Spotify and Warner Chappell settle India dispute, sign global licensing deal

Spotify and Warner Chappell settle India dispute, sign global licensing deal

The dispute between Warner Chappell and Spotify in India is over. The publisher and streaming giant have today (January 14) agreed a multi-territory licensing deal.

The row reached the courts after Spotify launched in the territory almost a year ago without a licensing agreement with Warner Chappell Music. 

A war of words was followed by a hearing in the Bombay High Court. Spotify claimed victory after the major was unable to secure an injunction to halt the DSP’s launch in India, though the case continued. To add insult to injury, the low price point in India 119 rupees monthly (£1.29) was at odds with comments by WMG CEO Steve Cooper about declining Average Revenue Per User (ARPU).

But the arguments are now over as India is included in the new multi-territory agreement. The pending litigation has been dismissed at the request of Spotify and Warner. 

“We’re happy with this outcome,” said a Warner Chappell spokesperson. “This new deal appropriately values our songwriters’ music and expands our licensed partnership with Spotify to include India.”

“In less than a year, millions of Indian listeners have joined Spotify, listening to their favourite artists and songwriters from across the globe,” said a Spotify spokesperson. “We’re pleased with this agreement, and together with Warner Chappell Music, we look forward to helping songwriters and artists connect with more fans, and for more fans to enjoy and be inspired by their music.”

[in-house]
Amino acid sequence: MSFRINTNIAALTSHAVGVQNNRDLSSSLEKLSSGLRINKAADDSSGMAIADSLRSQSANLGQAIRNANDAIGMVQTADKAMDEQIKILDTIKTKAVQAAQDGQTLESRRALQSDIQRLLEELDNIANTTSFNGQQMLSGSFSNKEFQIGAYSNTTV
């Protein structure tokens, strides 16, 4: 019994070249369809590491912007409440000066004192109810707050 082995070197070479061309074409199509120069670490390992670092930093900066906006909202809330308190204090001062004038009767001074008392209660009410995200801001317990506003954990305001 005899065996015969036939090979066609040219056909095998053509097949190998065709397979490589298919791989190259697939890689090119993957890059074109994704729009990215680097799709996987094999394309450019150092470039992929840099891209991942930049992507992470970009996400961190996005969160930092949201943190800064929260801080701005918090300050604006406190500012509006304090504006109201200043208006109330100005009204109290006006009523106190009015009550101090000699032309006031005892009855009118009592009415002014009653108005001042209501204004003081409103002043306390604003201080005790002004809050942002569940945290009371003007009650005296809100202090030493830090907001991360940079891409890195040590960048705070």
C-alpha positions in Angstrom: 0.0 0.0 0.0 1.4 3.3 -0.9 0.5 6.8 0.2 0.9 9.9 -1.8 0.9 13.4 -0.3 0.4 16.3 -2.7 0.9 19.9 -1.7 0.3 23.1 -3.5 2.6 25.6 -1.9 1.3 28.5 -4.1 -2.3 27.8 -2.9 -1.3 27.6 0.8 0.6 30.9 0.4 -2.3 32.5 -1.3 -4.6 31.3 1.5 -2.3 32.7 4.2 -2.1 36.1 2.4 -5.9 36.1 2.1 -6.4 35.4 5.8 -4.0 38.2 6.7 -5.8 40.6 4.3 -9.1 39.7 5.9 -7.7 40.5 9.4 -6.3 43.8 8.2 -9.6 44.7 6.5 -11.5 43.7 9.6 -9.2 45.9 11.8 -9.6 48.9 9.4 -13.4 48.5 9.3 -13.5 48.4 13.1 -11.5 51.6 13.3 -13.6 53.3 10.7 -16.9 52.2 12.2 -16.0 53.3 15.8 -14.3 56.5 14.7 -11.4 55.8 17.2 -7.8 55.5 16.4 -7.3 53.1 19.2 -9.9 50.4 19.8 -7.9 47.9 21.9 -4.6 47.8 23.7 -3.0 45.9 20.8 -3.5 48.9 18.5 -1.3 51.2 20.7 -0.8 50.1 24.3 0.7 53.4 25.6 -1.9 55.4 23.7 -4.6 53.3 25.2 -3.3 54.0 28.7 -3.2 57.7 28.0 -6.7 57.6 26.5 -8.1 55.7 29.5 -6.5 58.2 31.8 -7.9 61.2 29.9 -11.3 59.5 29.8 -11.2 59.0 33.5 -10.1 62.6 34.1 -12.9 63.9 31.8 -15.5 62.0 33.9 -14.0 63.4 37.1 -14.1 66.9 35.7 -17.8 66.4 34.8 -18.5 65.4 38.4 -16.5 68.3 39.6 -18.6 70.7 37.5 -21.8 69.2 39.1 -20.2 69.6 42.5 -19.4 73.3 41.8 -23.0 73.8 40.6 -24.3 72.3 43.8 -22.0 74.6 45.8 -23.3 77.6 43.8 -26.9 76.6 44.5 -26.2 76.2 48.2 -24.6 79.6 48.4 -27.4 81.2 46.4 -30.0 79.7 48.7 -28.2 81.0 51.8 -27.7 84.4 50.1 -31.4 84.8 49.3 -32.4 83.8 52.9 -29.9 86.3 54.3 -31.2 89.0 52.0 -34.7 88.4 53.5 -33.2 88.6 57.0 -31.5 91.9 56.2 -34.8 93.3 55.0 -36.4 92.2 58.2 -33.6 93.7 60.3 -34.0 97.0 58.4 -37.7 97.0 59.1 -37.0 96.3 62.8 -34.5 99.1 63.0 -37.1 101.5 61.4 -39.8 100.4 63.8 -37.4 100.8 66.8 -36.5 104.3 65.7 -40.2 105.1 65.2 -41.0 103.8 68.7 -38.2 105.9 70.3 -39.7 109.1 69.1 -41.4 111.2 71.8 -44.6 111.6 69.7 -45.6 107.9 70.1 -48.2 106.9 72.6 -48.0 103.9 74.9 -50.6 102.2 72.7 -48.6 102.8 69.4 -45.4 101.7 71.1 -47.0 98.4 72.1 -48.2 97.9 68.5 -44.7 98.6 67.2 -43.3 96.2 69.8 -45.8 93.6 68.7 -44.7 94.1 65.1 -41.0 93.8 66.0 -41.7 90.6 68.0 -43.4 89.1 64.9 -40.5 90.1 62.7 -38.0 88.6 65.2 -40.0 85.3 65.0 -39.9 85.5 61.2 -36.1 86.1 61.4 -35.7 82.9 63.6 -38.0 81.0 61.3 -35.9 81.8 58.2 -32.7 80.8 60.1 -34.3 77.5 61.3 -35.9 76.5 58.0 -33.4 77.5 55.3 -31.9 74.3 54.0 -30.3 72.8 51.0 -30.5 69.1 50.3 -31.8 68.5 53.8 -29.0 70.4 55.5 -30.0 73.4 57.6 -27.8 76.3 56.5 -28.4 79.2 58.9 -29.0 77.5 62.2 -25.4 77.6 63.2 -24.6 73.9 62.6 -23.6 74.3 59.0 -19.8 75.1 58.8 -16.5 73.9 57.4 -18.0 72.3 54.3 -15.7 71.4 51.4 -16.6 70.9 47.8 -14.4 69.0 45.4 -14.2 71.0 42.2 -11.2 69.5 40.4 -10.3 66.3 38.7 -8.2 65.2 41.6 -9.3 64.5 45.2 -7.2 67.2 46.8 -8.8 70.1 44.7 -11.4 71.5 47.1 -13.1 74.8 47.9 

While the terms have not been disclosed, Warner Chappell was clearly unwilling to see royalty rates slashed to accommodate the rollout of Spotify in emerging markets.

“You have to get fair value for your songwriters,” Warner Chappell CEO and co-chair Guy Moot recently told Music Week. “We’re doing our job. We’re in a world market, if you buy a German car, you don’t substantially discount it in India, just because it’s India. Look, we want to have a very healthy partnership – we don’t want confrontation. But in any relationship, you’re going to have a few ups and downs. We hope to resolve it, but we feel very strongly about it. This is going to set the tone for the future and other emerging markets. If you draw a map around the world, and some of the territories still to really engage and take up streaming, there’s a huge potential out there. But if we set the bar too low, there’s going to be nothing in it for songwriters.”

The new statements do not mention a licensing deal with Warner’s recorded music business, which remains under discussion.

Spotify rival YouTube Music was able to launch in India with a fully licensed service.


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